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How can countries improve tax collection? Lessons from Liberia

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Dominic Chavez/World Bank Dominic Chavez/World Bank

“Out of all the people in Monrovia, how will the government know that I have not paid?” This was the question from a participant in a focus group discussion I held with property owners in Monrovia about their experiences with real estate tax in Liberia. This property owner, and many others, were well aware that the government was barely collecting real estate taxes across the city. 

Liberia, like many low- and lower-middle-income countries, faces serious challenges in collecting taxes. At the time this project began, a staggering 95 percent of residential properties remained outside of the tax net . It was difficult to identify the tax base because there was no comprehensive database on property locations, ownership, and values. Even for properties on the tax register, there was difficulty in collecting the taxes owed from year to year due to weak administrative and enforcement practices. 

Taxes lie at the crucial intersection between the provision of public goods, income redistribution, social safety nets and government accountability. Building capacity to collect taxes efficiently and equitably is an important policy goal  for governments. While this project focuses on real estate tax in Liberia, similar challenges with identifying the tax base (detection capacity) and in collecting tax liabilities (enforcement capacity) are common across other tax categories and across countries. 

I had the opportunity to work with the Liberia Revenue Authority (LRA) to study the impact of detection and enforcement capacity in tax compliance in Monrovia, the capital city. First, the LRA developed a new property database for a pilot community. Youth were trained to use open-source software on tablets to capture the location, ownership, photograph, and GPS location of properties. Starting in 2014, the project covered about 1,000 properties and expanded to over 40,000 properties in later years. With the collected information, tax authorities were able to fill a massive gap in the tax authority’s ability to identify properties that were outside the tax registry. Figure 1 shows an aerial photograph of a section of the city.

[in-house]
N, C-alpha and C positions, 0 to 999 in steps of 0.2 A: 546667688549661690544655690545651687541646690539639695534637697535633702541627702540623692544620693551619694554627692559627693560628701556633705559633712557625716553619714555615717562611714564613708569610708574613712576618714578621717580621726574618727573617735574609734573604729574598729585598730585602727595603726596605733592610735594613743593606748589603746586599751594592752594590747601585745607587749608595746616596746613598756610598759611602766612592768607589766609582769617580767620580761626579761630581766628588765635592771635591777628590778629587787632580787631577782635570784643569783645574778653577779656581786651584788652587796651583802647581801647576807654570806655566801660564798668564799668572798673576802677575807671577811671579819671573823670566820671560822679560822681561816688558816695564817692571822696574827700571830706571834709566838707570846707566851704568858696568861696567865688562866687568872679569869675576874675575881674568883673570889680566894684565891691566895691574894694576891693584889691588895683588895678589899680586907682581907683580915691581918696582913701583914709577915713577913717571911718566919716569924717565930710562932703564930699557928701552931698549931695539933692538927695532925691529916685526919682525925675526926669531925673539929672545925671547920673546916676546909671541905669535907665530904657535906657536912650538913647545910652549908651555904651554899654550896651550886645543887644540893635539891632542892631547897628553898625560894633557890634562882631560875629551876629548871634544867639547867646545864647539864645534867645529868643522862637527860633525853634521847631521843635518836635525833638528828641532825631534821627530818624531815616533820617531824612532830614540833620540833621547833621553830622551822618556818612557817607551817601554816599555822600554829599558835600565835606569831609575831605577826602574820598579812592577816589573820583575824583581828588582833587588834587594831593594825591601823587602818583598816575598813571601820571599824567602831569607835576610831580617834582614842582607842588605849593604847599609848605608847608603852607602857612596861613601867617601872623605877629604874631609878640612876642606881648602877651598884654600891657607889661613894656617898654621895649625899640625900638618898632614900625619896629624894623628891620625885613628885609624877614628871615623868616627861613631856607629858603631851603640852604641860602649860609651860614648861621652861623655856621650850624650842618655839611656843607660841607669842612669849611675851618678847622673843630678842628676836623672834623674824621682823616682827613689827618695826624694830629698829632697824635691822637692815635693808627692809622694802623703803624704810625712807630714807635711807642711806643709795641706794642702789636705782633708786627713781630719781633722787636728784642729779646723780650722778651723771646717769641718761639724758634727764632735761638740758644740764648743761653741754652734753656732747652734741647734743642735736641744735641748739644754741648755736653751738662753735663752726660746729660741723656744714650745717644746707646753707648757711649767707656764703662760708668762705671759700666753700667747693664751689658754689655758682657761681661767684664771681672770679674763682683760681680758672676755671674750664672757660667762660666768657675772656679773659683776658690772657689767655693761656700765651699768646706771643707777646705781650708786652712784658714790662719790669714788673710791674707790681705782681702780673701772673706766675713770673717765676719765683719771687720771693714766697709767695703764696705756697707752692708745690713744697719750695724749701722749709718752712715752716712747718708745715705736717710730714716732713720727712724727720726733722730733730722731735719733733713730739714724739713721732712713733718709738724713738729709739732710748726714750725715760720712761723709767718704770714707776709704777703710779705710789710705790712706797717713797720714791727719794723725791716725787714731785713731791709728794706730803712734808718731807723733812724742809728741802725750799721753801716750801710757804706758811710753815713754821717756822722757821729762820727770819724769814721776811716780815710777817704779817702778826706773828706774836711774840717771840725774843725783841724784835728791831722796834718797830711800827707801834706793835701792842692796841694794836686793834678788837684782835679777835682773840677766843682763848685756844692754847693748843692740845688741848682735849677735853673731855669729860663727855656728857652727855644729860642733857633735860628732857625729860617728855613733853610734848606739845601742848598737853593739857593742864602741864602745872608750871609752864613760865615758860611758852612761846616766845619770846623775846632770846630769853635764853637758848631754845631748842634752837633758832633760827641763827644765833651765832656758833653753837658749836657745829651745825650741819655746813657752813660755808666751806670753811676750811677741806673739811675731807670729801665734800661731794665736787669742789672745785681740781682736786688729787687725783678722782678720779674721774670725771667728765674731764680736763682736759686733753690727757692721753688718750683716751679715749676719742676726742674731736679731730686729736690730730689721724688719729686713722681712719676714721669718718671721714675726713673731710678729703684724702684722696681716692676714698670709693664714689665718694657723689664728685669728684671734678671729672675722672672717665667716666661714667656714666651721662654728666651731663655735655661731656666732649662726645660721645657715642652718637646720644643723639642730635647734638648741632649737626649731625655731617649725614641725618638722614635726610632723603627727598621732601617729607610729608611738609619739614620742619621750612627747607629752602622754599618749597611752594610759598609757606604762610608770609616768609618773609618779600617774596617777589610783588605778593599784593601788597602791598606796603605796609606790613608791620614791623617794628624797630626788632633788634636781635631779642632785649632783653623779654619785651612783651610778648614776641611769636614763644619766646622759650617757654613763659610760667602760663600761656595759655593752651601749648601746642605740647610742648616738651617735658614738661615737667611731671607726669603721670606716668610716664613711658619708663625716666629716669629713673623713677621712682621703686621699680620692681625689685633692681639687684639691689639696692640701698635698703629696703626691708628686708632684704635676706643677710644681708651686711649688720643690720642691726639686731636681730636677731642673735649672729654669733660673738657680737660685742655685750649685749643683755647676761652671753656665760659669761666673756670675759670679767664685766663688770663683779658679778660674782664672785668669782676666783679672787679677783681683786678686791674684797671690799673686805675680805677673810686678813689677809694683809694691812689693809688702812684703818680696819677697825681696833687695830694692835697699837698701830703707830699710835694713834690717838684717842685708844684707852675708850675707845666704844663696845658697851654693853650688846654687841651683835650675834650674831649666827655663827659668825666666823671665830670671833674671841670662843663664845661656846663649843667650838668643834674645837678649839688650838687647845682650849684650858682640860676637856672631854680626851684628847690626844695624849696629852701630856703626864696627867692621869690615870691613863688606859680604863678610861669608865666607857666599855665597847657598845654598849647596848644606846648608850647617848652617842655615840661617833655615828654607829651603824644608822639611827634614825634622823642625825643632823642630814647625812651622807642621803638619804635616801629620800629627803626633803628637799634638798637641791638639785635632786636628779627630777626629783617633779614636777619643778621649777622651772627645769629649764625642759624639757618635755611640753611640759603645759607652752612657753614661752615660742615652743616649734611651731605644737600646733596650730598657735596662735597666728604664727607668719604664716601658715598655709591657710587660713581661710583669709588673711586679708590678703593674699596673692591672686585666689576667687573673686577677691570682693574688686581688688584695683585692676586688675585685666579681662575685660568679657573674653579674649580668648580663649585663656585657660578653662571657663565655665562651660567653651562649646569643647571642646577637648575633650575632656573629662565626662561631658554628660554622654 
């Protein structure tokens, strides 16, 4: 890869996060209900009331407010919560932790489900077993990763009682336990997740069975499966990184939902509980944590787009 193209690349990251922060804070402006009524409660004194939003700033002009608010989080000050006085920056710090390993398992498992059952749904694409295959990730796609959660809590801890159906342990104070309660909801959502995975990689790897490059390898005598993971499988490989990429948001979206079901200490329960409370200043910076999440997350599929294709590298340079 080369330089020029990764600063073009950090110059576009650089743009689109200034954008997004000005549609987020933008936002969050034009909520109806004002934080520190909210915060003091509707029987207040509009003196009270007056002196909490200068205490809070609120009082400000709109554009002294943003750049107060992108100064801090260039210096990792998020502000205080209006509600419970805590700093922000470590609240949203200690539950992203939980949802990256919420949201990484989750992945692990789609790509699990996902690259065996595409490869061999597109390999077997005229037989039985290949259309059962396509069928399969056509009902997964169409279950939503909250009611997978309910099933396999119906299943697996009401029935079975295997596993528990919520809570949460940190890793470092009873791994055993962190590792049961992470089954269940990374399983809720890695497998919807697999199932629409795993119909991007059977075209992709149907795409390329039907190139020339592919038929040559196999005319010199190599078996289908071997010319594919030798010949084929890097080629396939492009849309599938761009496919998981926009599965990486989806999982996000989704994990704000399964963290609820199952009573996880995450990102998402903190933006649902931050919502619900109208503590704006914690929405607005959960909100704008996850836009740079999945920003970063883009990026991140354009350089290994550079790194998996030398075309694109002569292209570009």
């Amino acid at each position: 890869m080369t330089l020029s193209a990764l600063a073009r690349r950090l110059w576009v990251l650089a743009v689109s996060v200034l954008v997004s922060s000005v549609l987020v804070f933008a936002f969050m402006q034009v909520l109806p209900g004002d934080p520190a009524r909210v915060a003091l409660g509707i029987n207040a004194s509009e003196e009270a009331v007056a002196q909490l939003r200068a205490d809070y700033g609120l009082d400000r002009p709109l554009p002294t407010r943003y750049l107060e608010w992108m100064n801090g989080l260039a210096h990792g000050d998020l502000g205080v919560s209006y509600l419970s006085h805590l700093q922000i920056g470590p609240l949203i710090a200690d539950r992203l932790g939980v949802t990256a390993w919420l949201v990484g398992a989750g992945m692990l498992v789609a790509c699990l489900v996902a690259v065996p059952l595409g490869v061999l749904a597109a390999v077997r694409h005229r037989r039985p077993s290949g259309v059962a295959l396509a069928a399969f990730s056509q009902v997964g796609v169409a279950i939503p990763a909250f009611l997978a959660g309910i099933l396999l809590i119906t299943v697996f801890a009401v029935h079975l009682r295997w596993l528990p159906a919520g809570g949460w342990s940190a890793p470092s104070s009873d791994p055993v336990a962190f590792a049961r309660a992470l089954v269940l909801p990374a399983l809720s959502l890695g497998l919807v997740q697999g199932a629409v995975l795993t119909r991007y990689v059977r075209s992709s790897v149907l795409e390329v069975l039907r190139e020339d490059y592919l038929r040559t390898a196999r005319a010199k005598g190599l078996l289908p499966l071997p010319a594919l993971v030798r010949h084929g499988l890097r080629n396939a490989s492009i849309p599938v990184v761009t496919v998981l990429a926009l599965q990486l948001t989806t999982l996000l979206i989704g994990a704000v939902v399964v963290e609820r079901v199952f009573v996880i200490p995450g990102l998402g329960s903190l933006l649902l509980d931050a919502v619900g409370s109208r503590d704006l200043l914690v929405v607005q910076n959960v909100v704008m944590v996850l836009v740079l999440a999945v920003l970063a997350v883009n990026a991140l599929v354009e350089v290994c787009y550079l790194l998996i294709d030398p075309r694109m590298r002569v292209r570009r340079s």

Figure 1: Satellite Image from Monrovia, Liberia

Figure 1: Satellite Image from Monrovia, Liberia

Next, using this newly established database, we conducted a randomized experiment to examine the impact of different approaches to increase compliance among property owners whose properties were not on the tax register. One group received a generic notice that provided information on property tax requirements (Control). A second group received a similar notice, but it was personalized with the photograph of the property and the name of the owner (Detection). A third group received a similar notice as the Control but it included information on penalties for non-compliance (Penalty), and a fourth group received a notice that included the features of both the Detection and Penalty notices (Detection and Penalty).

Tax payments barely budged in the Detection and Penalty treatment groups. However, the combined Detection and Penalty treatment group paid significantly more in taxes, reaching almost 10 percent payment rate compared to the 2.2 percent payment rate of the control group (Figure 2). The increase in property tax payment persisted even four years after the experiment, and the additional tax revenues in the first year alone more than covered the cost of establishing the property database and sending notices.